It's a brave author who chooses to follow in the footsteps of Colin Dexter, Edmund Crispin and Dorothy L Sayers and write a crime novel set in Oxford, but that's exactly what Simon Mason does in A Killing in November.
A successful author already of award-winning Young Adult crime novels, Mason claims that he "really hasn't read many crime novels set in the city" and that basically he chose Oxford as the setting because he lives there.
Mason in interview is keen to emphasise Oxford's huge inequalities. "It's a divided city, not just between town and gown, but between rich and poor, between mansions and maisonettes, between exclusive Park Town with its seven million pound Georgian houses and the Blackbird Leys estate, one of the most deprived areas in England".
This explains, perhaps, Mason's reasons for his extraordinary character, Detective Inspector Ryan Wilkins, who grew up on a trailer park in Hinksey, west of Oxford, joined the police via the Inspector Level Direct Entry programme and graduated top of his class.
He's "skinny and white, sloppily dressed in the manner of the idle poor, in white Adidas trackies, a garish jacket and unlaced Nike trainers".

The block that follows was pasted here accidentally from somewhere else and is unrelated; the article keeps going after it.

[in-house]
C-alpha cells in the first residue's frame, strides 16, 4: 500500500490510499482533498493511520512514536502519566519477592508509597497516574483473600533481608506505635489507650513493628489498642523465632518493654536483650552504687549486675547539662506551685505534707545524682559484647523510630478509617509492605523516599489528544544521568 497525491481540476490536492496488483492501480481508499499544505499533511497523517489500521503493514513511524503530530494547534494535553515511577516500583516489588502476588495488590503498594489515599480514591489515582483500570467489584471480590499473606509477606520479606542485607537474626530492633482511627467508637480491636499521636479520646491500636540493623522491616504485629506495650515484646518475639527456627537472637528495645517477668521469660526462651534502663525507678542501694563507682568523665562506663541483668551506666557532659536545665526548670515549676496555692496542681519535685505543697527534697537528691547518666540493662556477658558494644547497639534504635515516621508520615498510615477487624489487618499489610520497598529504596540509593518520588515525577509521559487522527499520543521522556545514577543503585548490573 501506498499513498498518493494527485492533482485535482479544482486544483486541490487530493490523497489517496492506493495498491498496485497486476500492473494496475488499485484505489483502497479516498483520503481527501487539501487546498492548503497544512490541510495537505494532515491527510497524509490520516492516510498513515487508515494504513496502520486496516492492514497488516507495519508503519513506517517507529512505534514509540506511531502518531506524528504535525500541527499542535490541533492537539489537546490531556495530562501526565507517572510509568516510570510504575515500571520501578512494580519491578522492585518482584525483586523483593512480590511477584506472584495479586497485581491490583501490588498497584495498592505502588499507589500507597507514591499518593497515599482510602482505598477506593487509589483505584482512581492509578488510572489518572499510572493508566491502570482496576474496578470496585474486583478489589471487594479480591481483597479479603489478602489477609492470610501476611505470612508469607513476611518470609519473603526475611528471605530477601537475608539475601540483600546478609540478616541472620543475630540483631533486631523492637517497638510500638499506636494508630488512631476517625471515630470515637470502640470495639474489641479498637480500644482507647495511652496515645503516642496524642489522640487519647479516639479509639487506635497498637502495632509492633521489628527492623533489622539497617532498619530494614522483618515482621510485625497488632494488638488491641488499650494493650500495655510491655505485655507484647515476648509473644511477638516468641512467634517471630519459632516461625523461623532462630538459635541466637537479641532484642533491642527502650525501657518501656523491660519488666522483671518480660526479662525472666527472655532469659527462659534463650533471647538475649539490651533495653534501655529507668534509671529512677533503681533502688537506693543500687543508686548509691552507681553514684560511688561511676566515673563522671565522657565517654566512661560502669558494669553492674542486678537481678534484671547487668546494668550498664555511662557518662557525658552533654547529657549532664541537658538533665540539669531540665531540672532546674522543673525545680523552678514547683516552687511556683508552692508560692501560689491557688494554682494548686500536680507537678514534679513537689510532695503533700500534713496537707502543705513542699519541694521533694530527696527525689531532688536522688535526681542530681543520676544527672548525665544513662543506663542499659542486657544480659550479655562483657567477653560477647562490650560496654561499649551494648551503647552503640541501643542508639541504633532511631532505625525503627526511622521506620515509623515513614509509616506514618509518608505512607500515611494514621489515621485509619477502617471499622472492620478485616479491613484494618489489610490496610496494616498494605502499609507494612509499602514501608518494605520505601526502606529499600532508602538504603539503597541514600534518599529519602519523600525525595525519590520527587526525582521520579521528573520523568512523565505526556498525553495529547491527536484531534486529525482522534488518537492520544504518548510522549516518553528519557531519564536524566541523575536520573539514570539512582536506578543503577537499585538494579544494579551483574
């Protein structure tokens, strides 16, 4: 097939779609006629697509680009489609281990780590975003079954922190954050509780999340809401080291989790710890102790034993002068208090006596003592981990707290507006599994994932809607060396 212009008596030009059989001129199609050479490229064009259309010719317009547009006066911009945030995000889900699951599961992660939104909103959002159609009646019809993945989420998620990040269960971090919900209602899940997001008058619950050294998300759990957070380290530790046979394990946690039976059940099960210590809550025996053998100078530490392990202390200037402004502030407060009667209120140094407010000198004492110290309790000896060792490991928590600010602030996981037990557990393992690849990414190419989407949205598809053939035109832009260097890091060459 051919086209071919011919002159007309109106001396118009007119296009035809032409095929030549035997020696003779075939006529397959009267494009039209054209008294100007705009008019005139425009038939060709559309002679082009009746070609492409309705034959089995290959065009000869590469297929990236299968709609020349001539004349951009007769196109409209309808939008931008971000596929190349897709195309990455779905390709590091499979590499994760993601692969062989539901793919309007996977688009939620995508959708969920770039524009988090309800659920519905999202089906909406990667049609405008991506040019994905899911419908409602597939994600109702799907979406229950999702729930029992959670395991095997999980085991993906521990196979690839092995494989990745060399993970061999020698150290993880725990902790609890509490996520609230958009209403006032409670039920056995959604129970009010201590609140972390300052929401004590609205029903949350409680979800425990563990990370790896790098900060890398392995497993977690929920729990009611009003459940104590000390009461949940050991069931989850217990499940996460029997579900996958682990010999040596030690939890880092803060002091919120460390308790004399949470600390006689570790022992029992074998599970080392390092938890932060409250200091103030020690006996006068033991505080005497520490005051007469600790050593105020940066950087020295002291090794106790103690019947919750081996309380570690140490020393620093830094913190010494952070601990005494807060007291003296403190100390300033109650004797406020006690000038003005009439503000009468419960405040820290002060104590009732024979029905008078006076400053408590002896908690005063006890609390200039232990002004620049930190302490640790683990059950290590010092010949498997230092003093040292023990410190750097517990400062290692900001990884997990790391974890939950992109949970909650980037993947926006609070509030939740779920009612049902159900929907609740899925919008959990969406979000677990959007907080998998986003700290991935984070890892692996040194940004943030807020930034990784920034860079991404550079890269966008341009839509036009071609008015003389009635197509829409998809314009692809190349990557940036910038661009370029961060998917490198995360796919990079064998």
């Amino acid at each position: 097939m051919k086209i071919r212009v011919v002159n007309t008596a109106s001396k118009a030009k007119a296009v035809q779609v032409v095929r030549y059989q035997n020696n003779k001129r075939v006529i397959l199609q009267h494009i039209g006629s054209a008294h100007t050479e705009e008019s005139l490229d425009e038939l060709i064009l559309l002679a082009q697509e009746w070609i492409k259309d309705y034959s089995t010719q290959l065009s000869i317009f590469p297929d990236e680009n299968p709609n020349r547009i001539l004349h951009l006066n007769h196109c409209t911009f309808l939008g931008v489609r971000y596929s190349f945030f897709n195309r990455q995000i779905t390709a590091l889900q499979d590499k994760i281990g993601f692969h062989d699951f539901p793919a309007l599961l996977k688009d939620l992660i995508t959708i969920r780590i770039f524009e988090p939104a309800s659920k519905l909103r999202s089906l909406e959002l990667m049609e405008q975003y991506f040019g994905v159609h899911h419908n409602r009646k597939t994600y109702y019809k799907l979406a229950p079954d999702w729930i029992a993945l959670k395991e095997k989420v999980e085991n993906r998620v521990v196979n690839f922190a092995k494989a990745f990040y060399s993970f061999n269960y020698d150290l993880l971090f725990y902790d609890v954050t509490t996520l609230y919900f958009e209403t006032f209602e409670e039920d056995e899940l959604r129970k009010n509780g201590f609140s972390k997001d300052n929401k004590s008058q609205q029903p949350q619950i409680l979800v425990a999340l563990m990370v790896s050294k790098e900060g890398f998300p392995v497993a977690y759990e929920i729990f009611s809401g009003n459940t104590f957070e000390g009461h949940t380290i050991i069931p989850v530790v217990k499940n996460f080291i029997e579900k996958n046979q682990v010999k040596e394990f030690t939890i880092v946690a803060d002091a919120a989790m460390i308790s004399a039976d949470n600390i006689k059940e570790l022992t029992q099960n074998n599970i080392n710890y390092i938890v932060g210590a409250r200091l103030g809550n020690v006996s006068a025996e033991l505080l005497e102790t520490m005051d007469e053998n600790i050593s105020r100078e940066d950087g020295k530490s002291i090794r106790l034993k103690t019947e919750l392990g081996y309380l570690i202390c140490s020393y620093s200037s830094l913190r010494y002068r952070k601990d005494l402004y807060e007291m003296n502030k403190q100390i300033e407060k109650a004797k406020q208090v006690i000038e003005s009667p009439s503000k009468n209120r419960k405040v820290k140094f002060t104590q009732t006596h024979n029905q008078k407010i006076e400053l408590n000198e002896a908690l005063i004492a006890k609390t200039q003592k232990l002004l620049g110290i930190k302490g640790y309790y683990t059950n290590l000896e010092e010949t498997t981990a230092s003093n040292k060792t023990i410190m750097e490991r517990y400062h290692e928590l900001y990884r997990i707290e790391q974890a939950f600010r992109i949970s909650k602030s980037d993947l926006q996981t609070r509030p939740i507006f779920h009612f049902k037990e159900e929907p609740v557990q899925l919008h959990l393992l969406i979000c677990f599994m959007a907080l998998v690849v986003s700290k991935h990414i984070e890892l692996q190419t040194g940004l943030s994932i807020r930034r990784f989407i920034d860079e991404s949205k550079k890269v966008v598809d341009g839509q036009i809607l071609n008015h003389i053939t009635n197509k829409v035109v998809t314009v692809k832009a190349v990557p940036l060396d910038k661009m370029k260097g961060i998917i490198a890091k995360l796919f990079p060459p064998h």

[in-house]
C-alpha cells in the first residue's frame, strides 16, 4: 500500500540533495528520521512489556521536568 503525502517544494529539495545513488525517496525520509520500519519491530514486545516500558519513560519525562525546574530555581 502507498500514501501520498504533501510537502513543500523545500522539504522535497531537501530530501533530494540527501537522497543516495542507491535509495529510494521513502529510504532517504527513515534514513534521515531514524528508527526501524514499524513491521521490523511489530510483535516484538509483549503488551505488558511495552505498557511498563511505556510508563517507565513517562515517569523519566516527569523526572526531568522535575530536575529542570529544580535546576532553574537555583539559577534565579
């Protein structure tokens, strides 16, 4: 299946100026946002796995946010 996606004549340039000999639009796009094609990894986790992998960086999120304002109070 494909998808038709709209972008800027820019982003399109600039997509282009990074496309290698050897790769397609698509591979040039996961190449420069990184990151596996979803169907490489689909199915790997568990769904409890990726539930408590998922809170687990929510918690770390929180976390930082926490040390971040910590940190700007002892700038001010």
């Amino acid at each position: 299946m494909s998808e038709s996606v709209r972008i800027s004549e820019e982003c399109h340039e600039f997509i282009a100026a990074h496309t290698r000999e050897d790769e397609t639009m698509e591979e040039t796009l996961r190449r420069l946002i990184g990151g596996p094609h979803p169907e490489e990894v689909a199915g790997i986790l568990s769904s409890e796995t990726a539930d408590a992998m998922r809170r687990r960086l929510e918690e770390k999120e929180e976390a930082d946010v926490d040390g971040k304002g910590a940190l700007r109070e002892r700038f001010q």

He's 27 but looks 15 and has just been transferred to Thames Valley Police from Wiltshire after he "head-butted the Bishop of Salisbury".
He scratches himself, wipes his nose with his fingers, has anger management issues and carries a Glock. However, his retentive memory makes him a remarkably successful detective.
Ryan Wilkins particularly resents "privileged elites", and it's therefore a mistake when he's sent to investigate a murder at wealthy St Barnabas College.
The case should have gone to Detective Inspector Raymond Wilkins, one of the force's highflyers, one "of a new generation of young black detectives".
He's 30, educated and articulate, having studied PPE at Balliol and he has risen rapidly via the fast-track graduate programme in criminal investigation.
A Killing in November has received rave reviews from critics in the UK.
But for this reviewer, it's the interplay between the polar opposites called D. I. Wilkins that dominates the novel. The crime, the motive and the murderer are all lost until the very end when, almost out of the blue, the crime is solved.
At the same time, the other characters, from the Provost of St Barnabas, to the rich Sheik who is visiting the college on the night of the murder, to the Syrian refugee lawyer who can only find work in the college kitchens, are hardly more than caricatures.
However everyone reads a different book, so give A Killing in November a try because, after all, it is a crime novel set in Oxford.
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